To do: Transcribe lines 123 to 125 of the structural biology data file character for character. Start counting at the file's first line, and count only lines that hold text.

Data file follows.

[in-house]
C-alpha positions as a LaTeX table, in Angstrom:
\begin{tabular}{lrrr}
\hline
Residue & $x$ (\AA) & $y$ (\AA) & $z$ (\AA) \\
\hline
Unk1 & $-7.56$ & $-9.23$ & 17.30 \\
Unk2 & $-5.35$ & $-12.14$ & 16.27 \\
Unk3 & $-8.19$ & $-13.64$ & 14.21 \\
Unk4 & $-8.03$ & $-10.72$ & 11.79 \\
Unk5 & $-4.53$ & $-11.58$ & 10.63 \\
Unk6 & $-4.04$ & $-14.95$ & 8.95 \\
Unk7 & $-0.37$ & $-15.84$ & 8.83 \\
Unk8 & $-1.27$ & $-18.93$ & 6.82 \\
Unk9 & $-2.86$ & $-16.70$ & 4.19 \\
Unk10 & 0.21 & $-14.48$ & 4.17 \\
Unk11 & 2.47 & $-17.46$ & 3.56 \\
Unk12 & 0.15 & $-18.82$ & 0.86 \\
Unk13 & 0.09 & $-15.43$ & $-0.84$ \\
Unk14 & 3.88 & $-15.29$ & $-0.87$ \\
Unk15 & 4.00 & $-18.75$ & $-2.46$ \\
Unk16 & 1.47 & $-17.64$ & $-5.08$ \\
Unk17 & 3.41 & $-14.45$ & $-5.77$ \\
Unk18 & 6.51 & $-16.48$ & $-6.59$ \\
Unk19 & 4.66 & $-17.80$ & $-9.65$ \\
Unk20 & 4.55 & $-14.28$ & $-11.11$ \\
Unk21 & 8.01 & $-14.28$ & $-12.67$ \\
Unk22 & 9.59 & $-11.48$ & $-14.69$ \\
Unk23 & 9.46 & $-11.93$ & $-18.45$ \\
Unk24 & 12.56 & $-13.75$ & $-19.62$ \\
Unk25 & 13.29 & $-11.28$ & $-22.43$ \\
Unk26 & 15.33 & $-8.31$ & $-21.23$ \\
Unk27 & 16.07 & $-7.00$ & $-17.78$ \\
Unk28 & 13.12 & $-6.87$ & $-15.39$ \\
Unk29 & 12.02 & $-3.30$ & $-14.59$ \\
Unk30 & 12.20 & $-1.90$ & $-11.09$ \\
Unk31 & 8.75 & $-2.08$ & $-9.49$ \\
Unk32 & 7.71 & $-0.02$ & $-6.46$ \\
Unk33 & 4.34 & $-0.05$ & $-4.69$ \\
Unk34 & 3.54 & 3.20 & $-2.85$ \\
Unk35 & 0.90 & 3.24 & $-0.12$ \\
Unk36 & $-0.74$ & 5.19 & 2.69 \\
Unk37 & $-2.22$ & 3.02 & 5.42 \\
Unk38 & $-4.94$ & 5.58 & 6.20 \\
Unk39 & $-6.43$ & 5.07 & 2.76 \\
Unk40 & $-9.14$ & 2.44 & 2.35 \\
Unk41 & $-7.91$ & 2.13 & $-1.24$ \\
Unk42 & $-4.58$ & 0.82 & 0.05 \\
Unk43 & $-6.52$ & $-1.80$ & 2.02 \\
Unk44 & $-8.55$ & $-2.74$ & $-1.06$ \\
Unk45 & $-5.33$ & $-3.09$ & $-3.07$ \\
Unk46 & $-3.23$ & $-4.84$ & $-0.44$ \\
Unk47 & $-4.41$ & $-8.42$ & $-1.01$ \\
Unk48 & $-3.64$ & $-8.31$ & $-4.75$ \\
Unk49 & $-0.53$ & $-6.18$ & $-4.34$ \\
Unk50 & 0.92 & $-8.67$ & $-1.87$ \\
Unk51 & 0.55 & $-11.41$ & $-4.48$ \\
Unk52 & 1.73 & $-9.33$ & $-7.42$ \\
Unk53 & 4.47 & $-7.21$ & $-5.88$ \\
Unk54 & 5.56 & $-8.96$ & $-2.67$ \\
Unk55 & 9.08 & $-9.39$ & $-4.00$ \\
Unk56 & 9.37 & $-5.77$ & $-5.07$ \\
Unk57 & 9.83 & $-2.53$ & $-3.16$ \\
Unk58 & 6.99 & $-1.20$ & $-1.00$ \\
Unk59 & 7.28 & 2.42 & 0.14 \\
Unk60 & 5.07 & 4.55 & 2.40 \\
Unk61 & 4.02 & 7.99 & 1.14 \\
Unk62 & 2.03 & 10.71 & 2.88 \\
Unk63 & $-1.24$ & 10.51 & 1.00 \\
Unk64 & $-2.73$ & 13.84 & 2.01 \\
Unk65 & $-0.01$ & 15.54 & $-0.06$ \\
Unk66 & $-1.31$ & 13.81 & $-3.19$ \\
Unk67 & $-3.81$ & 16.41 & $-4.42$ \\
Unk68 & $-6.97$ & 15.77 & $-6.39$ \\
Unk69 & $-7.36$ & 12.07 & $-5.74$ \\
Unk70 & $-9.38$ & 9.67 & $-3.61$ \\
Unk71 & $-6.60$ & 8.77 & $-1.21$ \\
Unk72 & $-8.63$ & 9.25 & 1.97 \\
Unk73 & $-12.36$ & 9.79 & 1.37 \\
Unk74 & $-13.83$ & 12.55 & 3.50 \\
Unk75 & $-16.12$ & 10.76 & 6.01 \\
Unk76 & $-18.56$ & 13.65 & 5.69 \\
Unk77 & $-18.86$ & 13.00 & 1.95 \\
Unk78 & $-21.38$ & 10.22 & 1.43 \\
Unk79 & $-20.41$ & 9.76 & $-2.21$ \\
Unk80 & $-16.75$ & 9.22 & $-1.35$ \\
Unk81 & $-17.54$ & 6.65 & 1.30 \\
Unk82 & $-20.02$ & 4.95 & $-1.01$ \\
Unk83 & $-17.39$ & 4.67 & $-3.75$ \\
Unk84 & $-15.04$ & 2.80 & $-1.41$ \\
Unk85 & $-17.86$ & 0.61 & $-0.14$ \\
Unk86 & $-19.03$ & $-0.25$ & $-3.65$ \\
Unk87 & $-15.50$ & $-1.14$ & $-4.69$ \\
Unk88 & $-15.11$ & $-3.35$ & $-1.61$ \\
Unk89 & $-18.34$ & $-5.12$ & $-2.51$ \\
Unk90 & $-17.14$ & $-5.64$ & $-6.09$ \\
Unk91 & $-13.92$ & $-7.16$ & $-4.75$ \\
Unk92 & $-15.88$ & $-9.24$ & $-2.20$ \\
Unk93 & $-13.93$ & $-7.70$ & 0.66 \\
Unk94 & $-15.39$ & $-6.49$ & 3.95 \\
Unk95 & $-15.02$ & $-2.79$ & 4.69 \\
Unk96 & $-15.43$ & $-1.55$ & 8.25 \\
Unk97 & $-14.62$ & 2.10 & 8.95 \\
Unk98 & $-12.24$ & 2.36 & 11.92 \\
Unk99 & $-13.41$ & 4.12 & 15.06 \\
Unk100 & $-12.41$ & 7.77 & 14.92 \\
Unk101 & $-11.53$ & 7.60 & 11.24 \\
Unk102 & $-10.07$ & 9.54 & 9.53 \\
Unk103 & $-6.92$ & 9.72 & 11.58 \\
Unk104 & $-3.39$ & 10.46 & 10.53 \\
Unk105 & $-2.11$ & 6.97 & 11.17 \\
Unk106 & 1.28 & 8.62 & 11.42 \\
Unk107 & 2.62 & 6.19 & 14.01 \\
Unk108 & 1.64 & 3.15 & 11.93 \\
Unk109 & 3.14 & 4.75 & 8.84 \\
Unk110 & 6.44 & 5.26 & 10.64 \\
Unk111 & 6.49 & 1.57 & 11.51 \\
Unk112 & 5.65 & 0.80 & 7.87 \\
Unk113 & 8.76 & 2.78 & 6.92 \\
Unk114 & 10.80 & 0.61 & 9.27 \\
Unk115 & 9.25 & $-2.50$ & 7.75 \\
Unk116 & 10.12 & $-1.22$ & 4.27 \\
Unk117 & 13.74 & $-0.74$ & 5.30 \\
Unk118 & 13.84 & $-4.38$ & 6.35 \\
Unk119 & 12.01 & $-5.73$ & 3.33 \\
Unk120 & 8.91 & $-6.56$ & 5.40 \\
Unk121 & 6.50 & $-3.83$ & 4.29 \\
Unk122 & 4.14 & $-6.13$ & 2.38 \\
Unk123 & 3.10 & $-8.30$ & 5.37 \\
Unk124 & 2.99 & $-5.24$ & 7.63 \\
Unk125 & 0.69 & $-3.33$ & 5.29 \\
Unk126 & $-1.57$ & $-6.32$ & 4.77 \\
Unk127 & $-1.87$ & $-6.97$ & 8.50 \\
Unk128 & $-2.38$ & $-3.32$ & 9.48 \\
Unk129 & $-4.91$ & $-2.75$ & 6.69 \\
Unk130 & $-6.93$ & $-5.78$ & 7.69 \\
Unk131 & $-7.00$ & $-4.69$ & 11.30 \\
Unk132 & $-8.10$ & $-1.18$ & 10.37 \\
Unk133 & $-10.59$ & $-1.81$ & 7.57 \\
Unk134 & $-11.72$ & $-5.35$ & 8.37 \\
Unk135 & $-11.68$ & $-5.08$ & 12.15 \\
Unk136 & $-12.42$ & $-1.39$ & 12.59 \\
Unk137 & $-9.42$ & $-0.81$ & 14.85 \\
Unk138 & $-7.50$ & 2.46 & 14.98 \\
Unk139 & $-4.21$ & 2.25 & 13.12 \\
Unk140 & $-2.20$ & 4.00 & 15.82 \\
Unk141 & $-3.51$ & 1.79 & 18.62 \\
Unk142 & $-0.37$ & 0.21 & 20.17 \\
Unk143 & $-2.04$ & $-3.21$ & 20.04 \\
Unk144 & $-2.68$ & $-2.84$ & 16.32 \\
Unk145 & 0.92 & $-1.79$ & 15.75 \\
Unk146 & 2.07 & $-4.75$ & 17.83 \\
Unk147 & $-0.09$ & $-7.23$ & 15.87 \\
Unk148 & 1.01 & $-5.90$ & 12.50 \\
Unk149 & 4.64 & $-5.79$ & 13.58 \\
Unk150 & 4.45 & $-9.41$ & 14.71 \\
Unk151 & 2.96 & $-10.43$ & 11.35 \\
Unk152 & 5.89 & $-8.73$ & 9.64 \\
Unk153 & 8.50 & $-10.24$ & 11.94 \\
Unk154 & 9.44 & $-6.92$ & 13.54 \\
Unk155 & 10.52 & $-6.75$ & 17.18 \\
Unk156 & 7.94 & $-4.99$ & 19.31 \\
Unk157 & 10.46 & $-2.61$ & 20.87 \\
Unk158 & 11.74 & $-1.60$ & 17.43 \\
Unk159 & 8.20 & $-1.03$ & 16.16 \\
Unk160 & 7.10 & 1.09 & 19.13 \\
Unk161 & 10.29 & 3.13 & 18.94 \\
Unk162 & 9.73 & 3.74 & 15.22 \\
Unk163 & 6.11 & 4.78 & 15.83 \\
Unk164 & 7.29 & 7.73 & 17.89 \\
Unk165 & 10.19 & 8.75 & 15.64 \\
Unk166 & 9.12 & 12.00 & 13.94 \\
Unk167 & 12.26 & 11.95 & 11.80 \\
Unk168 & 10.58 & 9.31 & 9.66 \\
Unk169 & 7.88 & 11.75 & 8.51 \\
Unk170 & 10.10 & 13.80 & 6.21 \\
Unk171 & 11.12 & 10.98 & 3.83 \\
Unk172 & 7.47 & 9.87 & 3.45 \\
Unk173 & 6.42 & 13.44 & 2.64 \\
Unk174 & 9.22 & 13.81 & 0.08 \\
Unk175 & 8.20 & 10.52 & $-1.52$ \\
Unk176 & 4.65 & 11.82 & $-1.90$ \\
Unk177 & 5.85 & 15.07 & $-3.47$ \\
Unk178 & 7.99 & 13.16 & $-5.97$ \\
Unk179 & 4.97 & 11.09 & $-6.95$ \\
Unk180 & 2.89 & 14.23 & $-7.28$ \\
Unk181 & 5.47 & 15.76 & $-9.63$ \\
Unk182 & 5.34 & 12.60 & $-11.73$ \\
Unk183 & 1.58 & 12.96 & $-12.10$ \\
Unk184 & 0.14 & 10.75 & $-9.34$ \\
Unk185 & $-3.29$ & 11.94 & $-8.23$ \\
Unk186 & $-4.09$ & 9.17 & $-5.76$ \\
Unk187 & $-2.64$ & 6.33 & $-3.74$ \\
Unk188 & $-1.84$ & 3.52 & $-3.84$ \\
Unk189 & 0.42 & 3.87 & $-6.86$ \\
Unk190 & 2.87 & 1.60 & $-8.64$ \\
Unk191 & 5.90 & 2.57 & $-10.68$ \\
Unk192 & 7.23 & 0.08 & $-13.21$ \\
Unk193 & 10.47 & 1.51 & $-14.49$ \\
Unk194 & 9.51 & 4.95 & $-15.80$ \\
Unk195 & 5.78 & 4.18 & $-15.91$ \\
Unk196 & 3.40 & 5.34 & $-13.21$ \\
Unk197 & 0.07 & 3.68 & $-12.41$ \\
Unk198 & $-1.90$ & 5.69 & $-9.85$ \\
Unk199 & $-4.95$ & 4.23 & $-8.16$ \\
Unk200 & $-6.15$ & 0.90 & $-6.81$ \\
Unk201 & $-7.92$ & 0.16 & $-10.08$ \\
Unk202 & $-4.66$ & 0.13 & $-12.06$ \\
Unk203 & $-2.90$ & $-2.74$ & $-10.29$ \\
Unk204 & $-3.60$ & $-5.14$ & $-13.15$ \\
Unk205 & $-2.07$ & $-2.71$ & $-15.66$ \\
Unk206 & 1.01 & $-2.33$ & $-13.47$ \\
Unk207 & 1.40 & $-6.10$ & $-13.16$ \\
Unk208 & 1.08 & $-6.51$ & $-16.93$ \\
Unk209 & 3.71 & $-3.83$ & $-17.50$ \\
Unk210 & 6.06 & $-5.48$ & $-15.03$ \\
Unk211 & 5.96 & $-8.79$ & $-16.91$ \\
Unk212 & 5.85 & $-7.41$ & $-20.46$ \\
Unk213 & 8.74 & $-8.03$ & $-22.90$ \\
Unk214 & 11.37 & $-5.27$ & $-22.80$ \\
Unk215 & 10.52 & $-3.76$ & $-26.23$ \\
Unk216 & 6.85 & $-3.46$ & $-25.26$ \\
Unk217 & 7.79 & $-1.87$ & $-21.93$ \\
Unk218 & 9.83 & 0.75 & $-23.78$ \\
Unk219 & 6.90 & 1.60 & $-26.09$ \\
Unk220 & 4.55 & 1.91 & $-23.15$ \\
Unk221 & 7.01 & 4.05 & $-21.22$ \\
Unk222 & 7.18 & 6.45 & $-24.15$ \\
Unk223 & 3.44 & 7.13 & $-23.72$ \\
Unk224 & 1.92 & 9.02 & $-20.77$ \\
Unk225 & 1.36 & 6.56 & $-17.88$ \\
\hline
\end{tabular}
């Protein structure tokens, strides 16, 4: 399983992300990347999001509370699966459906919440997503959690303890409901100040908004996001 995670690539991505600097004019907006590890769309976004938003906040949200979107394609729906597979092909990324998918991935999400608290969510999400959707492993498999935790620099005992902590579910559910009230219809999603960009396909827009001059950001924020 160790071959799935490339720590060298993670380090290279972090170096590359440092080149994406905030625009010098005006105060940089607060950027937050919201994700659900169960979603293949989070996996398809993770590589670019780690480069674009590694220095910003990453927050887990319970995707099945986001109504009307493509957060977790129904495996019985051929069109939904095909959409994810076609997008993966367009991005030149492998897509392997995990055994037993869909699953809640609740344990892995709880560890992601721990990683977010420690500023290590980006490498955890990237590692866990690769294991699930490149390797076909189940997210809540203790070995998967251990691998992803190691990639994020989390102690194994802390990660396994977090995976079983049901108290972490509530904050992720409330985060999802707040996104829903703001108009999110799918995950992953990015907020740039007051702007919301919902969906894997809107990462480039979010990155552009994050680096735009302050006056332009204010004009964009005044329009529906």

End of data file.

Unk117 & 13.74 & $-0.74$ & 5.30 \\
Unk118 & 13.84 & $-4.38$ & 6.35 \\
Unk119 & 12.01 & $-5.73$ & 3.33 \\